Stop burning our rights! What governments and corporations must do to protect humanity from the climate crisis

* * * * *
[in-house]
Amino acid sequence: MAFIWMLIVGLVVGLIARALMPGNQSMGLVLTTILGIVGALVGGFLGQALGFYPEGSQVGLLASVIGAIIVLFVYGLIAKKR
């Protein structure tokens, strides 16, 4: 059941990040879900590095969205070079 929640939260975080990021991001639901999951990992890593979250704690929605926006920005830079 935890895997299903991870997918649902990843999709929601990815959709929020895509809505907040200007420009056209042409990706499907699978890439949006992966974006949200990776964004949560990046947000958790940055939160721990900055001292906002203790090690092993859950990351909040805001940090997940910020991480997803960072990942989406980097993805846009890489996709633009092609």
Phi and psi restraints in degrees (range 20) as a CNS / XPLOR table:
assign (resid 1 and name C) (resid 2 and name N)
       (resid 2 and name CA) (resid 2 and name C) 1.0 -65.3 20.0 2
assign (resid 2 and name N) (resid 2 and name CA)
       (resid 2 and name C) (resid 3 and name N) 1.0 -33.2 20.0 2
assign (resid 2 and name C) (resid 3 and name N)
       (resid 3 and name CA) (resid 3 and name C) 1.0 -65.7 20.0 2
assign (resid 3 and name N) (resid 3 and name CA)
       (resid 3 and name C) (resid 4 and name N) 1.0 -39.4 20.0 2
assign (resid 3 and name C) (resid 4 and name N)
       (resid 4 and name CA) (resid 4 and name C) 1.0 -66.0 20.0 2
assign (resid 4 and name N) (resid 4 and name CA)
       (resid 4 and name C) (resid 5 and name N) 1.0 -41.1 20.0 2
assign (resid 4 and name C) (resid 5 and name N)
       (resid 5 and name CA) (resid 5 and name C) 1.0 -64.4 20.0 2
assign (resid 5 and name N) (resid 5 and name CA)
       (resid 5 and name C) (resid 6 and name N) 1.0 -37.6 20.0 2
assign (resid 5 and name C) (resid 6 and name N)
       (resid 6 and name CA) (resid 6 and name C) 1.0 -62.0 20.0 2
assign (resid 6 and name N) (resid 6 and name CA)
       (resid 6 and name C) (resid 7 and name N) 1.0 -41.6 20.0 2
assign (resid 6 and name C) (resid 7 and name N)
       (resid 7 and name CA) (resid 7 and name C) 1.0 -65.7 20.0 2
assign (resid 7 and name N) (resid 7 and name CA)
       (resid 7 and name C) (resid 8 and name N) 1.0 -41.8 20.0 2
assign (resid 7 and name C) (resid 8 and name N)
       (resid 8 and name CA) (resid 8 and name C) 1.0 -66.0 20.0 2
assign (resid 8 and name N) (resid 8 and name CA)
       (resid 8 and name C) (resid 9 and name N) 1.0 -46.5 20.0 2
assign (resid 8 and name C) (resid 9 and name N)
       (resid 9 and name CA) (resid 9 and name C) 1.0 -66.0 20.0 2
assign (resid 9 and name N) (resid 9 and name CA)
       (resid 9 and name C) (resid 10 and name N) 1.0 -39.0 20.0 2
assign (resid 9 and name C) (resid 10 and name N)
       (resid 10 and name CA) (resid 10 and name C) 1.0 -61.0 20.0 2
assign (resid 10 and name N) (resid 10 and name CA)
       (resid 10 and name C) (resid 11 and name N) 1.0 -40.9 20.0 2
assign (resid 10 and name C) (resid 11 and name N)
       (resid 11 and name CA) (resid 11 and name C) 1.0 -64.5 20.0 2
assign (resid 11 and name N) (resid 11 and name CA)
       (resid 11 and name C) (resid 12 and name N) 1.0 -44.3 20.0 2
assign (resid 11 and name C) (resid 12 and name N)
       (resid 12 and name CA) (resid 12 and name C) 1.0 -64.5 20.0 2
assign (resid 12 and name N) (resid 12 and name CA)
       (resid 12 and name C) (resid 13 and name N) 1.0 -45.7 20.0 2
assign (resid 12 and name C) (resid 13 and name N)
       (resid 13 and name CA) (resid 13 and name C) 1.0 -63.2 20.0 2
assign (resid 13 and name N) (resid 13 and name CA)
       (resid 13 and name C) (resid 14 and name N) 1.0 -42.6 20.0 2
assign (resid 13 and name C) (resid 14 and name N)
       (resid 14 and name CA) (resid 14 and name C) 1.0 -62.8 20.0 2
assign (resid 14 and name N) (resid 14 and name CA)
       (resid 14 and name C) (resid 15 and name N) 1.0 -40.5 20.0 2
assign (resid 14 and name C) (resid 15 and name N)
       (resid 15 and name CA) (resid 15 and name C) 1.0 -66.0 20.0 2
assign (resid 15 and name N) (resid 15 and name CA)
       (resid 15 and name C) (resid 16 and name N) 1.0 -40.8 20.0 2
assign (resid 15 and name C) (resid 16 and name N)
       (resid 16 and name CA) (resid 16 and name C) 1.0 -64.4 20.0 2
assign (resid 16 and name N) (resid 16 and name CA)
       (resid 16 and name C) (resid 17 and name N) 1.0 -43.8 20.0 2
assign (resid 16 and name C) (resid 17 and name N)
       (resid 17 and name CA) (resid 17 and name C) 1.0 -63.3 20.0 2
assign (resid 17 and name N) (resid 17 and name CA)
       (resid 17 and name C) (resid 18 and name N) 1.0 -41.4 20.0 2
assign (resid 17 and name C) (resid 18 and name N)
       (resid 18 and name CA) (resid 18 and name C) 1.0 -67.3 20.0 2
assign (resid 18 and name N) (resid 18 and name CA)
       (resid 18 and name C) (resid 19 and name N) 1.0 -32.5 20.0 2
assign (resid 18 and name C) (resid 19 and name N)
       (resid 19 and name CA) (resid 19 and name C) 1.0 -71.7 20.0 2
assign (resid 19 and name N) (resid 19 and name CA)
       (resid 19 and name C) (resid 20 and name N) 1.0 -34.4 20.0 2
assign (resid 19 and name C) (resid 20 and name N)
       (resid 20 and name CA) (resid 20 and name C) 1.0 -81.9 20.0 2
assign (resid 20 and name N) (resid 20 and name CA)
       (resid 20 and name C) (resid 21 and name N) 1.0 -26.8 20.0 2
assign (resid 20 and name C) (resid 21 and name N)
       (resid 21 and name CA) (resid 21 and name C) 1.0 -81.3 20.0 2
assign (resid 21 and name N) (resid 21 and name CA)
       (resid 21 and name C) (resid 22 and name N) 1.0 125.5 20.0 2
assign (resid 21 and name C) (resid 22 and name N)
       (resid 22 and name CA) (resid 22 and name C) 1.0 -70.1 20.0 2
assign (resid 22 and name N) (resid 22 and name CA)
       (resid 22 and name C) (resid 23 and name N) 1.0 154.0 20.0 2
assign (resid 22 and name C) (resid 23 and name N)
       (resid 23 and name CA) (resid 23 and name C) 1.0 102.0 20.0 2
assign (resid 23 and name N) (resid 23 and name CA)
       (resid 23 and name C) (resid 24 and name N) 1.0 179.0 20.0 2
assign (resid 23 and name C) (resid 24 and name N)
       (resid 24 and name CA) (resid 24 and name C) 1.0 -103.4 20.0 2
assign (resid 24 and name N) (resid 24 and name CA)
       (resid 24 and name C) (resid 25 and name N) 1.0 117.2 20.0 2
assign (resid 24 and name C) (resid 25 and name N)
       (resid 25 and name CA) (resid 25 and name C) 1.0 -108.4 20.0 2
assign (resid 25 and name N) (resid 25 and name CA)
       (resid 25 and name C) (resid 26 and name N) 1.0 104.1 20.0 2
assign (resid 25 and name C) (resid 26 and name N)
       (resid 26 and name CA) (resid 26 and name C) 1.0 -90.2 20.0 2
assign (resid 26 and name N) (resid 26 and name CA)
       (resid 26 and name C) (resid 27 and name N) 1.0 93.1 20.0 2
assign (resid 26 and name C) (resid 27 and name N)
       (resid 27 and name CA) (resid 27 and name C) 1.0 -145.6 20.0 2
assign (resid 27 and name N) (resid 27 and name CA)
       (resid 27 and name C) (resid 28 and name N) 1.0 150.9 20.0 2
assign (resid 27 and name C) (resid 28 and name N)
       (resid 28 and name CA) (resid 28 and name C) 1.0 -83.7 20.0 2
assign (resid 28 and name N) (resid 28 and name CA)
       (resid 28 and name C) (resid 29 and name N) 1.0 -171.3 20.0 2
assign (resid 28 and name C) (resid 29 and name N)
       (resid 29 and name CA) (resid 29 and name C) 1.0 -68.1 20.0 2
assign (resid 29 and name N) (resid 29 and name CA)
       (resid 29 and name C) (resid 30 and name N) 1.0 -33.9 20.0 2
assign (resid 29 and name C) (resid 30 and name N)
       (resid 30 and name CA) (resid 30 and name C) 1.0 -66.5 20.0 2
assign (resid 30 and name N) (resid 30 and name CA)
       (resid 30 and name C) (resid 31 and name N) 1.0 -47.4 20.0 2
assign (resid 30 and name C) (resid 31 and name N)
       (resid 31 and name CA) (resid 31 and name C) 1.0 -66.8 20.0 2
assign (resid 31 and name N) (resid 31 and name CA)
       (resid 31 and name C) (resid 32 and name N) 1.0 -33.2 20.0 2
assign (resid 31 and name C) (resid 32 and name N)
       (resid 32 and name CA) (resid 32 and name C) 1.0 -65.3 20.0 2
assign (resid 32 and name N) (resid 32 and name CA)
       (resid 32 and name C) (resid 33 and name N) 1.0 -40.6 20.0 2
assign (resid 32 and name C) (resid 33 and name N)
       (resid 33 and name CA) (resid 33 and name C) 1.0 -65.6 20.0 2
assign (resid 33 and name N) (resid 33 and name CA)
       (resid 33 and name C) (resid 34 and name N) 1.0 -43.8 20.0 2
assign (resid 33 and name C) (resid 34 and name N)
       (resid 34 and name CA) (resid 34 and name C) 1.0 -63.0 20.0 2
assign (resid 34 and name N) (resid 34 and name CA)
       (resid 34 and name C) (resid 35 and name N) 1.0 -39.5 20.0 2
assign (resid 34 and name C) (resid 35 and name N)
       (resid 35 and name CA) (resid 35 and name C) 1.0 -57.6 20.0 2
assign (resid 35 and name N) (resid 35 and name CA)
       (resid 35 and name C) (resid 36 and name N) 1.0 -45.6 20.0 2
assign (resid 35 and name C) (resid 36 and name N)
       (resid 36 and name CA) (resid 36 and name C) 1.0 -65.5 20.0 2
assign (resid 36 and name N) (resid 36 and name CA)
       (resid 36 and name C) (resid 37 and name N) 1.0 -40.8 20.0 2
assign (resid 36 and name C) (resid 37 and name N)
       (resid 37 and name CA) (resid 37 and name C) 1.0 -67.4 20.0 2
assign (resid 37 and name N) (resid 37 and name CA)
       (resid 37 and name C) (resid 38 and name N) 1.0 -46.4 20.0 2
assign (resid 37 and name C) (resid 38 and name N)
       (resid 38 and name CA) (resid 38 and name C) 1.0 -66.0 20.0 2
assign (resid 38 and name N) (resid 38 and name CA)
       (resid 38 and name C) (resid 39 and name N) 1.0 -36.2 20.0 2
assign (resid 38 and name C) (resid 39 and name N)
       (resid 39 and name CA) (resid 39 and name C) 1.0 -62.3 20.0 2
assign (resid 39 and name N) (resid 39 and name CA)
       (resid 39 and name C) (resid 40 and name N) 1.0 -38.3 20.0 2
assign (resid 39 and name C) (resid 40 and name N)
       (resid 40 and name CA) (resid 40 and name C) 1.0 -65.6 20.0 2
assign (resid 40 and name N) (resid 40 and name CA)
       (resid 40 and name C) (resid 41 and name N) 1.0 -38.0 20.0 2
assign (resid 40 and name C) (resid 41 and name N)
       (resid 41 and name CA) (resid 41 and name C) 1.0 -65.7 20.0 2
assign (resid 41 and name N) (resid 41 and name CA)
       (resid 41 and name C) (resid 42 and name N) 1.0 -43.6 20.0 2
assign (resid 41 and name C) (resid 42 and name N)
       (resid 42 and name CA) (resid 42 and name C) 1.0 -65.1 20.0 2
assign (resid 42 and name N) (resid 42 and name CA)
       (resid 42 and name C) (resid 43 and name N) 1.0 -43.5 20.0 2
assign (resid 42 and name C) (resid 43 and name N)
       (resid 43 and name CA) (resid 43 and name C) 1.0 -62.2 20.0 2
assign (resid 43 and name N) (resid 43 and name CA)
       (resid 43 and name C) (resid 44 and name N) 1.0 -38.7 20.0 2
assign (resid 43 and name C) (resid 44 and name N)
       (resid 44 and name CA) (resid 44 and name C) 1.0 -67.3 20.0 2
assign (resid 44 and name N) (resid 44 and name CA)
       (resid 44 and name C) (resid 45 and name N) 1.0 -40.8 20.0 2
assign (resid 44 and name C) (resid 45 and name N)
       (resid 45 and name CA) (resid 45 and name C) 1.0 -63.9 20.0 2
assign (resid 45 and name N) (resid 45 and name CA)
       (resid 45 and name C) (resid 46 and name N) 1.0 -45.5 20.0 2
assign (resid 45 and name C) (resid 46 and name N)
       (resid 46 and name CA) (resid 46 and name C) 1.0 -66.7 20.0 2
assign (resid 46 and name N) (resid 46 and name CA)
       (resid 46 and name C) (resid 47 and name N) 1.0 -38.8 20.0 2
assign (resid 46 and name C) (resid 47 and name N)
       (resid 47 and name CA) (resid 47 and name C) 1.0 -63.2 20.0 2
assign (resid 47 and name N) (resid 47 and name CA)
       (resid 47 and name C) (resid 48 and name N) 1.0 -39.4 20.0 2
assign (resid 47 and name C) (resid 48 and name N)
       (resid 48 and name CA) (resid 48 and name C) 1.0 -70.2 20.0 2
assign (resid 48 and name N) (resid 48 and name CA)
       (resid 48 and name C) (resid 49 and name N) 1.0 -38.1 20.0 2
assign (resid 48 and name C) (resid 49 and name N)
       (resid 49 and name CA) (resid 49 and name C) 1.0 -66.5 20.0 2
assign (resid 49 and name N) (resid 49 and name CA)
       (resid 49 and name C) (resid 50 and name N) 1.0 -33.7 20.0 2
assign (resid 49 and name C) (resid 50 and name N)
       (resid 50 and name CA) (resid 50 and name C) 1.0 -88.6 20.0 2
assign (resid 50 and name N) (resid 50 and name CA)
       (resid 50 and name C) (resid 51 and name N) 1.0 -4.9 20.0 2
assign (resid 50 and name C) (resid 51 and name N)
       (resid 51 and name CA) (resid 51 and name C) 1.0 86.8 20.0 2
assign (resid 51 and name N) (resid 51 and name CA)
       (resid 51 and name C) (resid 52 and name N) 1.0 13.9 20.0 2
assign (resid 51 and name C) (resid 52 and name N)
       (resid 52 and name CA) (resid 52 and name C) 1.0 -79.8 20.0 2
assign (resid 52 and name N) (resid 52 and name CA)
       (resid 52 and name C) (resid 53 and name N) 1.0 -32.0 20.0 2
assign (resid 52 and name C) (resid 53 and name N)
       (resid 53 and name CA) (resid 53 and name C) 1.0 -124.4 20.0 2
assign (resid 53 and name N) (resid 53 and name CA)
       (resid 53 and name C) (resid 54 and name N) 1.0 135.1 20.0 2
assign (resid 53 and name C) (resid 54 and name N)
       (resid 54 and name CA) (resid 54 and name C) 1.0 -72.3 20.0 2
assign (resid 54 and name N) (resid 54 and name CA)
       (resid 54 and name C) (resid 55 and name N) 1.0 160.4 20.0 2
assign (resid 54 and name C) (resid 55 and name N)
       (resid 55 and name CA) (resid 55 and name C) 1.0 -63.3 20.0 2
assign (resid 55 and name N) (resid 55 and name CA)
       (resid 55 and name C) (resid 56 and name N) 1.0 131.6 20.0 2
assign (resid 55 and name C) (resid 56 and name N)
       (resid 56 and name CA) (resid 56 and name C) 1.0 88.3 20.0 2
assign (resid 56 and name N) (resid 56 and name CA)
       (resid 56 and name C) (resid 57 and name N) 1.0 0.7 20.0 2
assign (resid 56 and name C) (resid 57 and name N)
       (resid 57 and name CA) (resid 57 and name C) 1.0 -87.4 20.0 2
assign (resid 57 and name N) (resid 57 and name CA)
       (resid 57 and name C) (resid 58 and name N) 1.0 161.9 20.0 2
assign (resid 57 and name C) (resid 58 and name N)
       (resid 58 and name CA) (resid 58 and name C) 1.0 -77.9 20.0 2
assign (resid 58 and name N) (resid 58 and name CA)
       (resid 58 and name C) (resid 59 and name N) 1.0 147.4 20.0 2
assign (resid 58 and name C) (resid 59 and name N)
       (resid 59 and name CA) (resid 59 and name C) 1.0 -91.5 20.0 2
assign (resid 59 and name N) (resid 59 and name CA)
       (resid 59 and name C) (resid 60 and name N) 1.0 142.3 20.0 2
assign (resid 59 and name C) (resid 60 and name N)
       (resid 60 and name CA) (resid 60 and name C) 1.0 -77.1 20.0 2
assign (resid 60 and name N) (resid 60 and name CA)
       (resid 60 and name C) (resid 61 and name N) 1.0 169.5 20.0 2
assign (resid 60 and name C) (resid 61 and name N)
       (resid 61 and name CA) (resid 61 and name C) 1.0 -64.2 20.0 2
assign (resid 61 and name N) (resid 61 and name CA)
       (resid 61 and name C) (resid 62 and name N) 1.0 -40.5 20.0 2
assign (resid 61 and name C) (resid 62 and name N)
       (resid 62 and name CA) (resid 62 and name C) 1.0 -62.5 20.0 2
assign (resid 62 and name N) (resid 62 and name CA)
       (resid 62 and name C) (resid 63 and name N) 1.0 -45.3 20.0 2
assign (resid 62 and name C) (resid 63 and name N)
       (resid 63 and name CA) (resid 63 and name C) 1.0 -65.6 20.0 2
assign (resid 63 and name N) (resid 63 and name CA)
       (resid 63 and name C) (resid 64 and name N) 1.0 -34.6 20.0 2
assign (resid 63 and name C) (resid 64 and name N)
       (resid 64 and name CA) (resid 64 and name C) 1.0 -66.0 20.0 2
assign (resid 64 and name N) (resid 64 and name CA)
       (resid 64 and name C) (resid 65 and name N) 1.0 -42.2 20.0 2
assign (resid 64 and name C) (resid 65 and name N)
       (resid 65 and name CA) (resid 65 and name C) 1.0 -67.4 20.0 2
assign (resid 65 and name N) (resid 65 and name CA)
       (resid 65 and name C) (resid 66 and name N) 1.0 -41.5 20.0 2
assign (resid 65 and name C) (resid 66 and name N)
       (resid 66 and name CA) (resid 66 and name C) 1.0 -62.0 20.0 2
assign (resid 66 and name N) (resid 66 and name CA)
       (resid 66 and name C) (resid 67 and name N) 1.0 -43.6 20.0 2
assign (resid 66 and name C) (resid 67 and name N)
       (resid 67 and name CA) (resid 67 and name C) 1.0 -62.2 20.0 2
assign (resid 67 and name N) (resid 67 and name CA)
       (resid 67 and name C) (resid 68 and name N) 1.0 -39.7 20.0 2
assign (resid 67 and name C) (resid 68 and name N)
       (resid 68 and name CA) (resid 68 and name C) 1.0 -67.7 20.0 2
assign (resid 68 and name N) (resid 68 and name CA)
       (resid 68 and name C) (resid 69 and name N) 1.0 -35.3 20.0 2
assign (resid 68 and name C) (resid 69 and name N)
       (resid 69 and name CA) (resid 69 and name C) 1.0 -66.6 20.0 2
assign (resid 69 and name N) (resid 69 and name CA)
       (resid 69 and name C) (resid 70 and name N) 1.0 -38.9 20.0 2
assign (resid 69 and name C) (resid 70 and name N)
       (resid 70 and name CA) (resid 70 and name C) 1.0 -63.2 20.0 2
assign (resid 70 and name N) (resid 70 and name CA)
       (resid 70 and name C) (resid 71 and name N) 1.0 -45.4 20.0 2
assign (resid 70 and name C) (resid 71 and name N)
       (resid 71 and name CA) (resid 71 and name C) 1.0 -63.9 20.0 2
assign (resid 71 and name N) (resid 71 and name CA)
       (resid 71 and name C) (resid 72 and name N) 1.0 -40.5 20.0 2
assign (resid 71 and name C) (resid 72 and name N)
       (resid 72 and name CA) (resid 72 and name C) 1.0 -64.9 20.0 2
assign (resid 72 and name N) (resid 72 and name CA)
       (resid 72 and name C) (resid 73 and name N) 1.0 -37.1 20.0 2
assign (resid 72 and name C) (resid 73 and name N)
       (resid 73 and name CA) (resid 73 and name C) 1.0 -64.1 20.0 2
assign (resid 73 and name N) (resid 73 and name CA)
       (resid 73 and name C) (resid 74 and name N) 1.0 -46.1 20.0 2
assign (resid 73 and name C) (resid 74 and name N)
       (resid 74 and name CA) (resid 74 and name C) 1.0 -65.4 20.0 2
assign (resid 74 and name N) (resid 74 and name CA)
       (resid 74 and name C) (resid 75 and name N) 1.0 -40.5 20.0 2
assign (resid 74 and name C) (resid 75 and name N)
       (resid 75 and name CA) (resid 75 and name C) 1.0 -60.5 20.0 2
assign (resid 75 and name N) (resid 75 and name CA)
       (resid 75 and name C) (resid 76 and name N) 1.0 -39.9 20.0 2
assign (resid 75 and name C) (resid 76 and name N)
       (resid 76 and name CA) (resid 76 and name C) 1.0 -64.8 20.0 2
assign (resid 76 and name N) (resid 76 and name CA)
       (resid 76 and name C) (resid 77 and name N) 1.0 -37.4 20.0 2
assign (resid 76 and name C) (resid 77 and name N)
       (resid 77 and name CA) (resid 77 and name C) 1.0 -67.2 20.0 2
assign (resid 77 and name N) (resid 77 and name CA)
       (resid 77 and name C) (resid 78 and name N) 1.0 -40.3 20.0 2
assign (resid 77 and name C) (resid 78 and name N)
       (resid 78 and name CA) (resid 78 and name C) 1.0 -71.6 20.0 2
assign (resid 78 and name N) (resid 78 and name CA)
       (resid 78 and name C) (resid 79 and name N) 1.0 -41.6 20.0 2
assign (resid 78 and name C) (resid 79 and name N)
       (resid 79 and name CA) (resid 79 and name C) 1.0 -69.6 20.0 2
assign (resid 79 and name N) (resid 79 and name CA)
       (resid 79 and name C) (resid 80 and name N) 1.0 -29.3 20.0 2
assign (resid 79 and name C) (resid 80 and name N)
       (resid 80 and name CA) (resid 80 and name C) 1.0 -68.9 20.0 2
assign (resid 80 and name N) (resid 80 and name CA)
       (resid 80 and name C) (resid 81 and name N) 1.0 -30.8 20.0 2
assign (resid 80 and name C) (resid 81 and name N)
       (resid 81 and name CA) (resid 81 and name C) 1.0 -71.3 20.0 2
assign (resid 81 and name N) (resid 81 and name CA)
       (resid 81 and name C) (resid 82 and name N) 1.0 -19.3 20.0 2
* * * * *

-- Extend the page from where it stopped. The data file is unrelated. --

The climate emergency is a human rights crisis of unprecedented proportions. Climate change threatens the enjoyment of civil, political, economic, social and cultural rights of present and future generations and, ultimately, the future of humanity. When climate change-related impacts hit a country or a community, the knock-on effects can seriously undermine the enjoyment of the right to life lived in dignity, endanger a range of freedoms, and in many cases even put at risk the cultural survival of entire peoples. At the current level of 1.1°C of global warming above pre-industrial levels, are already witnessing devastating impacts, such as heatwaves and unprecedented wildfires, back-to-back tropical storms of high intensity and severe drought. These events, together with the slow-onset impacts of climate change such as sea-level rise, severely affect the enjoyment of the human rights of millions of people, including the rights to life, water, food, housing, health, sanitation, adequate standard of living, work, development, healthy environment, culture, self-determination as well as the right to be free from discrimination and cruel, inhuman and degrading treatment, among others. This publication describes how people are denied enjoyment of these rights due to climate change, and what the future threats are. For example, about 6,300 people died in the aftermath of super-typhoon Haiyan in the Philippines in 2013 and almost 4 million were affected by the 2019 cyclones in Mozambique, Malawi and Zimbabwe, being killed, displaced and losing access to schools, hospitals and sanitation. According to the Internal Displacement Monitoring Centre, on average, 20.88 million people were internally displaced every year by weather-related events between 2008 and 2018.